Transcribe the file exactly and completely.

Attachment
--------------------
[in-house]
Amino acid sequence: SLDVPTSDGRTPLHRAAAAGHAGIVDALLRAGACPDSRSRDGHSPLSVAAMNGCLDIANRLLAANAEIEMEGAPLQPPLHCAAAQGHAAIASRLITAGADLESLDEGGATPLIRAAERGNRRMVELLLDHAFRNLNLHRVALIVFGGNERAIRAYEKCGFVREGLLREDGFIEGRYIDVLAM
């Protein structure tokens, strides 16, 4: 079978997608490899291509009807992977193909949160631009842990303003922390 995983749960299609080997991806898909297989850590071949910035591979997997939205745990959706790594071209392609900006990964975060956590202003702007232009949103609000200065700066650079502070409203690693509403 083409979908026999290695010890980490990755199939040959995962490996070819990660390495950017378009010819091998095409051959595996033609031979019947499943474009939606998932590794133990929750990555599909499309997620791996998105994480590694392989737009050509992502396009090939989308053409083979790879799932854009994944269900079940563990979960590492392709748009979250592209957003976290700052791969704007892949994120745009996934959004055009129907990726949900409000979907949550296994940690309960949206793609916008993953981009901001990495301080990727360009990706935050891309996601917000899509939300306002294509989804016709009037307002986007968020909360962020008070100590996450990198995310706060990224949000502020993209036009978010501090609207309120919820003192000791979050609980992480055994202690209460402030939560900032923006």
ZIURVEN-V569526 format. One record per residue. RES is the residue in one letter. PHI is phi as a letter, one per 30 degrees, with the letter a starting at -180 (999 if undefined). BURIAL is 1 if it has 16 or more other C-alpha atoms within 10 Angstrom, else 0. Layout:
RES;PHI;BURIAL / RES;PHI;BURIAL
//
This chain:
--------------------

[in-house]
Amino acid sequence: SLDVPTSDGRTPLHRAAAAGHAGIVDALLRAGACPDSRSRDGHSPLSVAAMNGCLDIANRLLAANAEIEMEGAPLQPPLHCAAAQGHAAIASRLITAGADLESLDEGGATPLIRAAERGNRRMVELLLDHAFRNLNLHRVALIVFGGNERAIRAYEKCGFVREGLLREDGFIEGRYIDVLAM
């Protein structure tokens, strides 16, 4: 079978997608490899291509009807992977193909949160631009842990303003922390 995983749960299609080997991806898909297989850590071949910035591979997997939205745990959706790594071209392609900006990964975060956590202003702007232009949103609000200065700066650079502070409203690693509403 083409979908026999290695010890980490990755199939040959995962490996070819990660390495950017378009010819091998095409051959595996033609031979019947499943474009939606998932590794133990929750990555599909499309997620791996998105994480590694392989737009050509992502396009090939989308053409083979790879799932854009994944269900079940563990979960590492392709748009979250592209957003976290700052791969704007892949994120745009996934959004055009129907990726949900409000979907949550296994940690309960949206793609916008993953981009901001990495301080990727360009990706935050891309996601917000899509939300306002294509989804016709009037307002986007968020909360962020008070100590996450990198995310706060990224949000502020993209036009978010501090609207309120919820003192000791979050609980992480055994202690209460402030939560900032923006």
ZIURVEN-V569526 format. One record per residue. RES is the residue in one letter. PHI is phi as a letter, one per 30 degrees, with the letter a starting at -180 (999 if undefined). BURIAL is 1 if it has 16 or more other C-alpha atoms within 10 Angstrom, else 0. Layout:
RES;PHI;BURIAL / RES;PHI;BURIAL
//
This chain: